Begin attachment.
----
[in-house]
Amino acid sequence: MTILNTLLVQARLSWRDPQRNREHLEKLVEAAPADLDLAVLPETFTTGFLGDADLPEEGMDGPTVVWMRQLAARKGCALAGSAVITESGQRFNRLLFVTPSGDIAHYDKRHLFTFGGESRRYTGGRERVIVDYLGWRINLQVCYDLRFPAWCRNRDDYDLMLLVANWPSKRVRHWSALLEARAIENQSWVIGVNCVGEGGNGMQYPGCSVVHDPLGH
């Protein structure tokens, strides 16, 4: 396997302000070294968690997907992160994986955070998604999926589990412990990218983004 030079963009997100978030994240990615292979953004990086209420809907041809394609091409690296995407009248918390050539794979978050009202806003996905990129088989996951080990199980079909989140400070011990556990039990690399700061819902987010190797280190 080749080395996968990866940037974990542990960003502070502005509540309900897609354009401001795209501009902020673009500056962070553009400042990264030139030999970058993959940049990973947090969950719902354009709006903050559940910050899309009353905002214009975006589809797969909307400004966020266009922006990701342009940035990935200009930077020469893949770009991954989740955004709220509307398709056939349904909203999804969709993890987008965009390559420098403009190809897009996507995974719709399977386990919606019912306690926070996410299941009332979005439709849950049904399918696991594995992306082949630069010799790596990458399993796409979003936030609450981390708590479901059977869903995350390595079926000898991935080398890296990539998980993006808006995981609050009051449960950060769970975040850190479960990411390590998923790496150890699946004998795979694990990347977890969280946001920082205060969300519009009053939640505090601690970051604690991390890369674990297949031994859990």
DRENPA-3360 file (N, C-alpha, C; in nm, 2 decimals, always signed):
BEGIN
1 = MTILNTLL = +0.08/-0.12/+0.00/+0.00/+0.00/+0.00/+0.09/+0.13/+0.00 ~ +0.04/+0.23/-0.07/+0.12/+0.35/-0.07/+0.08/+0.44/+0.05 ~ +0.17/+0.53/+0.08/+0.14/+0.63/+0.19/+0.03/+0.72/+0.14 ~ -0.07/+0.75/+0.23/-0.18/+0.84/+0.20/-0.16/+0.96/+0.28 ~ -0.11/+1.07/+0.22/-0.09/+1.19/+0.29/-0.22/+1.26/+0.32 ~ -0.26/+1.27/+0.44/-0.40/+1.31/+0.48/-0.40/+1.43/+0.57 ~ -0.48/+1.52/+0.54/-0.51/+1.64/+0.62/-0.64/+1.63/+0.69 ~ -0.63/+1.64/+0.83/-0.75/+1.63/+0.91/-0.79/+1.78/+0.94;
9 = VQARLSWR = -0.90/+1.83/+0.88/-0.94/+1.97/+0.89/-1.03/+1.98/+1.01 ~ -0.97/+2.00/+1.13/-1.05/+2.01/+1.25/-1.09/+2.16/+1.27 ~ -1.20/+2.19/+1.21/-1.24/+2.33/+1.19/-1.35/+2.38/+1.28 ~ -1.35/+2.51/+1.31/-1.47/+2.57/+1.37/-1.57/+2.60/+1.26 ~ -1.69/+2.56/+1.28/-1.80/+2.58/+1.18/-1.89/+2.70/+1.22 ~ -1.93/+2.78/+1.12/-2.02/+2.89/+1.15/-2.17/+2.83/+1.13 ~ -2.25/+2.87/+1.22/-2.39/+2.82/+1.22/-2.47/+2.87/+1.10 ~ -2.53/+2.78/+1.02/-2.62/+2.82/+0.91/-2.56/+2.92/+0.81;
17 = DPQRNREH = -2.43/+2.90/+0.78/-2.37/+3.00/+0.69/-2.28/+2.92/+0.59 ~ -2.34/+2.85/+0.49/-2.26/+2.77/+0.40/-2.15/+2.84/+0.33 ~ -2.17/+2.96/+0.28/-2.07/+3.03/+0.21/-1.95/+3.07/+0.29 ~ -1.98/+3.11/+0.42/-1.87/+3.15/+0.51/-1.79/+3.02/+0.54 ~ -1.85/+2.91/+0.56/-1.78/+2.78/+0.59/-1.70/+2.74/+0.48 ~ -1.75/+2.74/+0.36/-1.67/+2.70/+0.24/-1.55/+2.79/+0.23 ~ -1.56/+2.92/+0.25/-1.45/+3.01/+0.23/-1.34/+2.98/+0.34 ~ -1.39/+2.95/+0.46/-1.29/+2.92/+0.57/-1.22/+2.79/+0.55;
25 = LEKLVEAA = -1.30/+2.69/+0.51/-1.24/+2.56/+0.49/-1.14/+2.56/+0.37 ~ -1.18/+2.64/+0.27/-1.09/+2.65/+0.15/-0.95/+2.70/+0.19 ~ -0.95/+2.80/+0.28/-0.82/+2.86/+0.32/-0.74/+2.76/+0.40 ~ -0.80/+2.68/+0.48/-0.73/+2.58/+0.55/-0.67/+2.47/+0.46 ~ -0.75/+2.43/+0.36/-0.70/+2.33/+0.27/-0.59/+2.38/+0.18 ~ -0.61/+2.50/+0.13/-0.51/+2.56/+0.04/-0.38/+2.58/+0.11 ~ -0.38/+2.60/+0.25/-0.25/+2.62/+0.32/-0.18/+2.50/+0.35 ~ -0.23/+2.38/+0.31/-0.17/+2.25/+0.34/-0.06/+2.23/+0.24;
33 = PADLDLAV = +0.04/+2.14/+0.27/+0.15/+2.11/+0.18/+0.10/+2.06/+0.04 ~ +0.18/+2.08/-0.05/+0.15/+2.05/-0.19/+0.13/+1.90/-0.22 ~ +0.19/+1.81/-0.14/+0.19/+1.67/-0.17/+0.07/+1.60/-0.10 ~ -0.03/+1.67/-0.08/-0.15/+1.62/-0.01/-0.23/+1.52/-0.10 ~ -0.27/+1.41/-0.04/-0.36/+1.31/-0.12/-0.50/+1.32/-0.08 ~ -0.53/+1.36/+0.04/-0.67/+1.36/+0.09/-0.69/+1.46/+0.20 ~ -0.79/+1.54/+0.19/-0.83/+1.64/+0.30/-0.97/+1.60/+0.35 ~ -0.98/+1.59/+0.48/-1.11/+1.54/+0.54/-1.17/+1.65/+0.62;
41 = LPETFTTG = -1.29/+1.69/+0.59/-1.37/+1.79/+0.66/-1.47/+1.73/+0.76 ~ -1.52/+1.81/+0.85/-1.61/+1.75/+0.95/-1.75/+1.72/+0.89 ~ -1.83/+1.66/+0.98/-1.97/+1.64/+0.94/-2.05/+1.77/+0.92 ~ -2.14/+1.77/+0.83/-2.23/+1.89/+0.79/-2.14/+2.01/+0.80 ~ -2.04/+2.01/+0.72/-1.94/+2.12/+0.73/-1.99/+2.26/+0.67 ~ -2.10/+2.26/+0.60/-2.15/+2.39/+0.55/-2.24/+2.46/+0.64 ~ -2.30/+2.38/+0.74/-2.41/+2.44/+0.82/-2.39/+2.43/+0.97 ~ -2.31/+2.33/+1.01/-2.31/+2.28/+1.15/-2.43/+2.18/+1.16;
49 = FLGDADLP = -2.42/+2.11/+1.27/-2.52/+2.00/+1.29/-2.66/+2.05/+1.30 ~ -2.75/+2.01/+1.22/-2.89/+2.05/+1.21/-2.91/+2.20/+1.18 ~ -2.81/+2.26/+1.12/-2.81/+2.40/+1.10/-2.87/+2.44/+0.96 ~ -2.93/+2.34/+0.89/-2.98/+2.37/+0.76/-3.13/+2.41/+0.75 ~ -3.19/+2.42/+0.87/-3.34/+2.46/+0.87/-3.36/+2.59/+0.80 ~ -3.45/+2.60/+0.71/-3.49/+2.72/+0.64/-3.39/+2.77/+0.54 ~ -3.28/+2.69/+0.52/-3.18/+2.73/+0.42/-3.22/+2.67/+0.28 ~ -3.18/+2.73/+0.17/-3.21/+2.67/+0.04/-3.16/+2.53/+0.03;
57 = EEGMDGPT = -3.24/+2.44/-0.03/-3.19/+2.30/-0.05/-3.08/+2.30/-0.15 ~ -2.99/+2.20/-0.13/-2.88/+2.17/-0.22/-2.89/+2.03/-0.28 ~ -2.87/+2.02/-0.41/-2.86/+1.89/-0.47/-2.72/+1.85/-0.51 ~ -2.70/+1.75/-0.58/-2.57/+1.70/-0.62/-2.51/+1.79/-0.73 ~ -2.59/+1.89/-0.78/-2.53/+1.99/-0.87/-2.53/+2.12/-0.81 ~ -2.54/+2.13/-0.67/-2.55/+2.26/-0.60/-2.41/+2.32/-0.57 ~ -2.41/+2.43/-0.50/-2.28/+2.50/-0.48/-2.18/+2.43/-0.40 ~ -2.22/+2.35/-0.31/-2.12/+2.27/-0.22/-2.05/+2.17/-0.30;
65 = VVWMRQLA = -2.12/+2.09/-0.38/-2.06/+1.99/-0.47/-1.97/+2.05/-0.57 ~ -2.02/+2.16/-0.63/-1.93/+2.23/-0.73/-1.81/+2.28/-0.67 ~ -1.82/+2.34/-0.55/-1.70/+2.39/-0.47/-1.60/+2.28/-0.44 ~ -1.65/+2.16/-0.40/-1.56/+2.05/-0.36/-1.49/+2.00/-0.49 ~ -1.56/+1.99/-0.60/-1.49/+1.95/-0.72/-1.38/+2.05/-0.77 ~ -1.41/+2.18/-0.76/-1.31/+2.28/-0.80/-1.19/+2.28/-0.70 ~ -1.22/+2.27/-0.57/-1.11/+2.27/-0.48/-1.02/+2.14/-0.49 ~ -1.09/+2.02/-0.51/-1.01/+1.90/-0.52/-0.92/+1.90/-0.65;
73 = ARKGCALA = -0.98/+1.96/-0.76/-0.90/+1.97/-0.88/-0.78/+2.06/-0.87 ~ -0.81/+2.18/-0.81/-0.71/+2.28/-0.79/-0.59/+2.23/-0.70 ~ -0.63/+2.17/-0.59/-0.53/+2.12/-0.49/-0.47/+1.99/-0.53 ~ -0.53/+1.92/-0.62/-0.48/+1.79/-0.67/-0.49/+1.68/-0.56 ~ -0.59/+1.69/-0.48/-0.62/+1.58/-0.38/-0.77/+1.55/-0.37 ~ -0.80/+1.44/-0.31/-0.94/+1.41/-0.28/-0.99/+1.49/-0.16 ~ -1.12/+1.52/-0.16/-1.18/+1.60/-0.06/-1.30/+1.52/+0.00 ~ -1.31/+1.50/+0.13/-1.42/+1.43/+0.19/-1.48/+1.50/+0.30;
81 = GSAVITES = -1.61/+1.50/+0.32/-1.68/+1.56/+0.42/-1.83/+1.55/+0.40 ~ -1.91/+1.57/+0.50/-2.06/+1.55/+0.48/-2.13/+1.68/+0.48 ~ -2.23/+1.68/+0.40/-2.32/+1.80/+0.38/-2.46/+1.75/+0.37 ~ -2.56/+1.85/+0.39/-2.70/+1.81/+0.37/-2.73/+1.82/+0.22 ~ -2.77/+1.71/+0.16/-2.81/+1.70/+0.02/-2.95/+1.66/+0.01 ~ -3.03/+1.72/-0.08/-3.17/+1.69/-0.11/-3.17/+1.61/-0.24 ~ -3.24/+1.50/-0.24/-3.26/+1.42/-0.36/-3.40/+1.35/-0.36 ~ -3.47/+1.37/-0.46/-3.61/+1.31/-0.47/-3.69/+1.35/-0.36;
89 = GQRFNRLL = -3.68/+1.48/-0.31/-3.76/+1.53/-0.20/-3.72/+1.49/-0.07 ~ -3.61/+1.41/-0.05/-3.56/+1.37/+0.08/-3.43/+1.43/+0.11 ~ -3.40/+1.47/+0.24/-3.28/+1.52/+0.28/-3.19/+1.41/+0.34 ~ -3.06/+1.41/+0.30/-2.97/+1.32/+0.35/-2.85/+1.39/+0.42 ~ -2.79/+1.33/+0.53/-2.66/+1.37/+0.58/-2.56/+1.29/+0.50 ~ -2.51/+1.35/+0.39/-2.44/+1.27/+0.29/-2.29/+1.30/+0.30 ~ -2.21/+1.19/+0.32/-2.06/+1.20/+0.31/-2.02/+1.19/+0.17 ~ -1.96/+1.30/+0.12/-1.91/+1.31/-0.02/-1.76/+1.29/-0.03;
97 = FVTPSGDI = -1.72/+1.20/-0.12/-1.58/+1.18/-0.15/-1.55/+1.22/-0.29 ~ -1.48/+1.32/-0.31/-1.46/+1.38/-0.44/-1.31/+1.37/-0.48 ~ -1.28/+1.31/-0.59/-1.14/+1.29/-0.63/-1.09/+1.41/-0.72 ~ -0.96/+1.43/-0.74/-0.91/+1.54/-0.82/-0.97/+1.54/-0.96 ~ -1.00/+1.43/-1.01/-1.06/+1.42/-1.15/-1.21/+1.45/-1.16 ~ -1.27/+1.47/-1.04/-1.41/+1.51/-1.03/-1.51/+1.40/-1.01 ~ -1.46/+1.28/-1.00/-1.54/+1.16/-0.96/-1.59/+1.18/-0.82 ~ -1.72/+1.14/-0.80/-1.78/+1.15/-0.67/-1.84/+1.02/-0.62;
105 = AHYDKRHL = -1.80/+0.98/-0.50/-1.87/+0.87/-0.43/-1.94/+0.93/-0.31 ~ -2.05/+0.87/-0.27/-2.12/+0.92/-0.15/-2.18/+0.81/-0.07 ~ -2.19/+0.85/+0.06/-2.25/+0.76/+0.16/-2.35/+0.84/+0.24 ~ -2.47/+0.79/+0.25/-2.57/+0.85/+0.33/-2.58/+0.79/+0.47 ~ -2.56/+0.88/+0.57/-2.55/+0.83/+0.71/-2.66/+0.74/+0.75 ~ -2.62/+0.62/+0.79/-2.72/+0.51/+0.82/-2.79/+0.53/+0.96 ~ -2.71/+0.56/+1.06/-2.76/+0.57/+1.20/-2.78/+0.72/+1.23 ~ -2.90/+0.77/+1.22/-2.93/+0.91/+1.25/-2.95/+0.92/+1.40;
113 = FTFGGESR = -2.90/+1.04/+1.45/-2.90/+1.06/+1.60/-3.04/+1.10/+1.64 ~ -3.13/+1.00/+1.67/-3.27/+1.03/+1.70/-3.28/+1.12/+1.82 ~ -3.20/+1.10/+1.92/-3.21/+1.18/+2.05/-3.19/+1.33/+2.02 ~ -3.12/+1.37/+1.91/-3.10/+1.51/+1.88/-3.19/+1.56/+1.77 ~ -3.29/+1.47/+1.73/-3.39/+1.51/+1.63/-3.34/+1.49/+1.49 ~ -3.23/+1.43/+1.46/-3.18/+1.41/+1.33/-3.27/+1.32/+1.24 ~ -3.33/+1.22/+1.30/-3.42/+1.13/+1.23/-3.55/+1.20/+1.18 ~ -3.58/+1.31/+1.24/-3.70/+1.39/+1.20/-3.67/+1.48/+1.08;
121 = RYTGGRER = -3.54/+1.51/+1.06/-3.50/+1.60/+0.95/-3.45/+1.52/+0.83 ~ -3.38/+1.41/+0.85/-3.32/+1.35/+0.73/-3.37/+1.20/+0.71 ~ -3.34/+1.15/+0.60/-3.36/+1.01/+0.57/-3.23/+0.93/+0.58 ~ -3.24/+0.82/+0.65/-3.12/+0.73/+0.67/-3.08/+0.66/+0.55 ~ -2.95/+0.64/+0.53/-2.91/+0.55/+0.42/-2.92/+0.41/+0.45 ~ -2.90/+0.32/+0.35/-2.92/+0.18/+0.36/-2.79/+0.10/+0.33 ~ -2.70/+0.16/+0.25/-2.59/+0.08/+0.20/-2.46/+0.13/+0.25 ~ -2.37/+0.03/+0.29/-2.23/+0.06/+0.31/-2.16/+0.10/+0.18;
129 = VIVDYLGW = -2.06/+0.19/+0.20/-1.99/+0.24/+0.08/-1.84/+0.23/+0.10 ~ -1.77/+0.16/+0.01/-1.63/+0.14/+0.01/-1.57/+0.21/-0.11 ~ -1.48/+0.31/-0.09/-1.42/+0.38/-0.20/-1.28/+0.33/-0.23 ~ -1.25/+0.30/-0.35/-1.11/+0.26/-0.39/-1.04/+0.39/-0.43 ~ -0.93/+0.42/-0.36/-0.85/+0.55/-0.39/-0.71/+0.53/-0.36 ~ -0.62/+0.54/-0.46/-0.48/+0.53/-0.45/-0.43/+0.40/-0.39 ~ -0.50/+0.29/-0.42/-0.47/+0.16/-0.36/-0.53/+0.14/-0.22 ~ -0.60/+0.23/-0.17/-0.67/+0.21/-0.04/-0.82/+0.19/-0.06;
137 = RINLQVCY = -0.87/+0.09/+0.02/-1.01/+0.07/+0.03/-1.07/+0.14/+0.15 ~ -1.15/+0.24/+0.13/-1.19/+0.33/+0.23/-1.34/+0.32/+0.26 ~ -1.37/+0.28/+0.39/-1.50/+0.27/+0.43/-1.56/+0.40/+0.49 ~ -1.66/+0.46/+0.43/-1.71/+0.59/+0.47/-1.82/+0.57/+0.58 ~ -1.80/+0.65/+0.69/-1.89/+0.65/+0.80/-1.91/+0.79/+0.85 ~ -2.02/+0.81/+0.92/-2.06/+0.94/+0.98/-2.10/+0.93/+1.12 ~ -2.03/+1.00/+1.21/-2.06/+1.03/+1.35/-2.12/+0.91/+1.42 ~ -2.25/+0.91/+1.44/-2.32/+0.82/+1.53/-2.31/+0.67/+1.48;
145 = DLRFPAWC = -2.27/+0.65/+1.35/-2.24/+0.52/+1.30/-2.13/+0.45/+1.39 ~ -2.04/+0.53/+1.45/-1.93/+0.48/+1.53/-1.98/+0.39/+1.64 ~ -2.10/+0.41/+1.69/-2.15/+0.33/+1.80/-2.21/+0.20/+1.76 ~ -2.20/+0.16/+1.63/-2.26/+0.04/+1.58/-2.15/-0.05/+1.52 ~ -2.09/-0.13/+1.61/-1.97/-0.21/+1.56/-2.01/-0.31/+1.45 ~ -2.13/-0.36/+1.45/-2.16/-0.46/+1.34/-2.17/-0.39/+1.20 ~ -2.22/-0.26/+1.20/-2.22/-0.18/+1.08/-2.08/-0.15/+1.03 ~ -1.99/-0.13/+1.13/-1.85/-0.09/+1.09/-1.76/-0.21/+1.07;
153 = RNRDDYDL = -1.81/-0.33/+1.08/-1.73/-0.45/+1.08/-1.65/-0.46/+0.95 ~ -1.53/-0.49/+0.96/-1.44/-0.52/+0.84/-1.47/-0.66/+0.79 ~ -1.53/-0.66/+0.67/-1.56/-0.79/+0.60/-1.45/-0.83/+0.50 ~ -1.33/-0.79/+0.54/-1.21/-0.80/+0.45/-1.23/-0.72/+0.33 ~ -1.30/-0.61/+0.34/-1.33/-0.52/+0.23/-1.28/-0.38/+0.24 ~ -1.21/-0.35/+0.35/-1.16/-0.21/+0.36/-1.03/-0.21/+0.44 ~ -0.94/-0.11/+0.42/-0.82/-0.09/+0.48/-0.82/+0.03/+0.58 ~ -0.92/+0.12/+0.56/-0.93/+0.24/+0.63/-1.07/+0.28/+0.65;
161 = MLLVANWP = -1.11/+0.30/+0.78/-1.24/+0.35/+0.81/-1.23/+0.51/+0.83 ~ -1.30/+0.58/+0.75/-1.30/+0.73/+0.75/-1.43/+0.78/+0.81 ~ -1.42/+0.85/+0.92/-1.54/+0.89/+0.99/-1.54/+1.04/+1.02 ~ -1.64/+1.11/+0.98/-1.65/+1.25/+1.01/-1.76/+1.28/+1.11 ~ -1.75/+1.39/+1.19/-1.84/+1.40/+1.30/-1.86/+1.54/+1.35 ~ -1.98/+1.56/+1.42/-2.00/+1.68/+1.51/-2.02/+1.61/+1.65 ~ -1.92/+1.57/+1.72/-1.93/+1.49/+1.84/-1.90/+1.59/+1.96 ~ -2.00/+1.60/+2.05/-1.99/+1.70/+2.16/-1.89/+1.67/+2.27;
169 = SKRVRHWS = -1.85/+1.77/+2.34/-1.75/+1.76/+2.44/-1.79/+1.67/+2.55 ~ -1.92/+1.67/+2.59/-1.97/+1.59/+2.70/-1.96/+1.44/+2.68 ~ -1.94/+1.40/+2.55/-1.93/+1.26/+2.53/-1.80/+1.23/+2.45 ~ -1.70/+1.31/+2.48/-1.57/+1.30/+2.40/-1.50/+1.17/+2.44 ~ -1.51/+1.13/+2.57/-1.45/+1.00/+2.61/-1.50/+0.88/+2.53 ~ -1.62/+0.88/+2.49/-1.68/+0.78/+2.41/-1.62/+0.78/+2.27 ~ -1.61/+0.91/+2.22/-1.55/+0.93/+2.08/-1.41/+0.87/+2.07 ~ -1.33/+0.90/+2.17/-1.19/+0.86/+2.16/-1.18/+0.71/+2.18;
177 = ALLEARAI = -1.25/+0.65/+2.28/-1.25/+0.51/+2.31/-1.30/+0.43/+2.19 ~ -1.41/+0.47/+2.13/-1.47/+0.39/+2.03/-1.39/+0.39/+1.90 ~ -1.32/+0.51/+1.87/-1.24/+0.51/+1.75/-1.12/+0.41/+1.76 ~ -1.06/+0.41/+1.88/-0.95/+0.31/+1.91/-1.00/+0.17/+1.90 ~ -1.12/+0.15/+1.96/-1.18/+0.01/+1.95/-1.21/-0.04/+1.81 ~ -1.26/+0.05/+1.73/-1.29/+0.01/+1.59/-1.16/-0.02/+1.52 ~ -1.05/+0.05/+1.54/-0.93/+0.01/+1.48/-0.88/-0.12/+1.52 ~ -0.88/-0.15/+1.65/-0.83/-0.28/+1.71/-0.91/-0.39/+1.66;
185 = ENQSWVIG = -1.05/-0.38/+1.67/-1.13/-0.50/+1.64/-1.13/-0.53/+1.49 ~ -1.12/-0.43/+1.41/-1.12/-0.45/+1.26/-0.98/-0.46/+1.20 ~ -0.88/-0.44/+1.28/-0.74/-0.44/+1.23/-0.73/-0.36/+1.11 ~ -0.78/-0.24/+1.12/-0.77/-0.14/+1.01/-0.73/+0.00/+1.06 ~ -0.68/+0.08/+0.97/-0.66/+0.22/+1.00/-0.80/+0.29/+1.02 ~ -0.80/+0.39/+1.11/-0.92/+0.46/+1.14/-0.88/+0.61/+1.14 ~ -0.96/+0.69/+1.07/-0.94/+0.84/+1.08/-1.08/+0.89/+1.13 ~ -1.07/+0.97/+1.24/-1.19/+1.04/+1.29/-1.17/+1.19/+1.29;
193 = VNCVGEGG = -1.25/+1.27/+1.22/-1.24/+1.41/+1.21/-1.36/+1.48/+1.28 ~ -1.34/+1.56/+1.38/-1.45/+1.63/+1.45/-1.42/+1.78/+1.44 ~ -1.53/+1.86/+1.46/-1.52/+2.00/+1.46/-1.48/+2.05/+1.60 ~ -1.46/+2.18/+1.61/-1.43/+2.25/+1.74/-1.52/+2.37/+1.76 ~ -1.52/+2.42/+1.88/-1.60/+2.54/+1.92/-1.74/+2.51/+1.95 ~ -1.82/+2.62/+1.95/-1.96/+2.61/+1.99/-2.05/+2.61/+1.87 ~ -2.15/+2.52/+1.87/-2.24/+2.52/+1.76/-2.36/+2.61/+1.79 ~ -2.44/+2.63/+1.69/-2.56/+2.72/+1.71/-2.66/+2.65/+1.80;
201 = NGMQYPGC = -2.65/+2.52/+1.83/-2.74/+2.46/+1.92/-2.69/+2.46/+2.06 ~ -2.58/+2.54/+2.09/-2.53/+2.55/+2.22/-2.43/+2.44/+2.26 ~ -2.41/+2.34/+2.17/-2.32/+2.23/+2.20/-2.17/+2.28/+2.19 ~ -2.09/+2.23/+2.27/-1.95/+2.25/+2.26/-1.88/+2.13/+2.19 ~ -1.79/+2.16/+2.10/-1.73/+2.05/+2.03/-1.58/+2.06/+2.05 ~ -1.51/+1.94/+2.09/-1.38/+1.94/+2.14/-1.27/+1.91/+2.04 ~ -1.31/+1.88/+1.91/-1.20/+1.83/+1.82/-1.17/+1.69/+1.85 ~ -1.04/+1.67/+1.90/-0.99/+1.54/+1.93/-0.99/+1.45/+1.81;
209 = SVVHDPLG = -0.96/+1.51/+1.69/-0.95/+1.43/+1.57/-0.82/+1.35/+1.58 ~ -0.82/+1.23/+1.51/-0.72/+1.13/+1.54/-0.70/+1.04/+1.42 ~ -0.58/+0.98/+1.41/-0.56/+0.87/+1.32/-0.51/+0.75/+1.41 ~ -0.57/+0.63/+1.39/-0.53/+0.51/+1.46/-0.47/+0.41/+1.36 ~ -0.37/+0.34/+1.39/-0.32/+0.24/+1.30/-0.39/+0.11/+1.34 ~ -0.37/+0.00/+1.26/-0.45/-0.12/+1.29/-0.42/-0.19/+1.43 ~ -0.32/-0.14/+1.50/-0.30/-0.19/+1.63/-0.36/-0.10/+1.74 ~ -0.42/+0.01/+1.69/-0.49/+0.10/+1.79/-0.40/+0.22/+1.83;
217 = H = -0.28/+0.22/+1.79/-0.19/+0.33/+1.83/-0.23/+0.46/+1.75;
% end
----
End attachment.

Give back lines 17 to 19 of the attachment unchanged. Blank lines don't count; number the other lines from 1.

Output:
89 = GQRFNRLL = -3.68/+1.48/-0.31/-3.76/+1.53/-0.20/-3.72/+1.49/-0.07 ~ -3.61/+1.41/-0.05/-3.56/+1.37/+0.08/-3.43/+1.43/+0.11 ~ -3.40/+1.47/+0.24/-3.28/+1.52/+0.28/-3.19/+1.41/+0.34 ~ -3.06/+1.41/+0.30/-2.97/+1.32/+0.35/-2.85/+1.39/+0.42 ~ -2.79/+1.33/+0.53/-2.66/+1.37/+0.58/-2.56/+1.29/+0.50 ~ -2.51/+1.35/+0.39/-2.44/+1.27/+0.29/-2.29/+1.30/+0.30 ~ -2.21/+1.19/+0.32/-2.06/+1.20/+0.31/-2.02/+1.19/+0.17 ~ -1.96/+1.30/+0.12/-1.91/+1.31/-0.02/-1.76/+1.29/-0.03;
97 = FVTPSGDI = -1.72/+1.20/-0.12/-1.58/+1.18/-0.15/-1.55/+1.22/-0.29 ~ -1.48/+1.32/-0.31/-1.46/+1.38/-0.44/-1.31/+1.37/-0.48 ~ -1.28/+1.31/-0.59/-1.14/+1.29/-0.63/-1.09/+1.41/-0.72 ~ -0.96/+1.43/-0.74/-0.91/+1.54/-0.82/-0.97/+1.54/-0.96 ~ -1.00/+1.43/-1.01/-1.06/+1.42/-1.15/-1.21/+1.45/-1.16 ~ -1.27/+1.47/-1.04/-1.41/+1.51/-1.03/-1.51/+1.40/-1.01 ~ -1.46/+1.28/-1.00/-1.54/+1.16/-0.96/-1.59/+1.18/-0.82 ~ -1.72/+1.14/-0.80/-1.78/+1.15/-0.67/-1.84/+1.02/-0.62;
105 = AHYDKRHL = -1.80/+0.98/-0.50/-1.87/+0.87/-0.43/-1.94/+0.93/-0.31 ~ -2.05/+0.87/-0.27/-2.12/+0.92/-0.15/-2.18/+0.81/-0.07 ~ -2.19/+0.85/+0.06/-2.25/+0.76/+0.16/-2.35/+0.84/+0.24 ~ -2.47/+0.79/+0.25/-2.57/+0.85/+0.33/-2.58/+0.79/+0.47 ~ -2.56/+0.88/+0.57/-2.55/+0.83/+0.71/-2.66/+0.74/+0.75 ~ -2.62/+0.62/+0.79/-2.72/+0.51/+0.82/-2.79/+0.53/+0.96 ~ -2.71/+0.56/+1.06/-2.76/+0.57/+1.20/-2.78/+0.72/+1.23 ~ -2.90/+0.77/+1.22/-2.93/+0.91/+1.25/-2.95/+0.92/+1.40;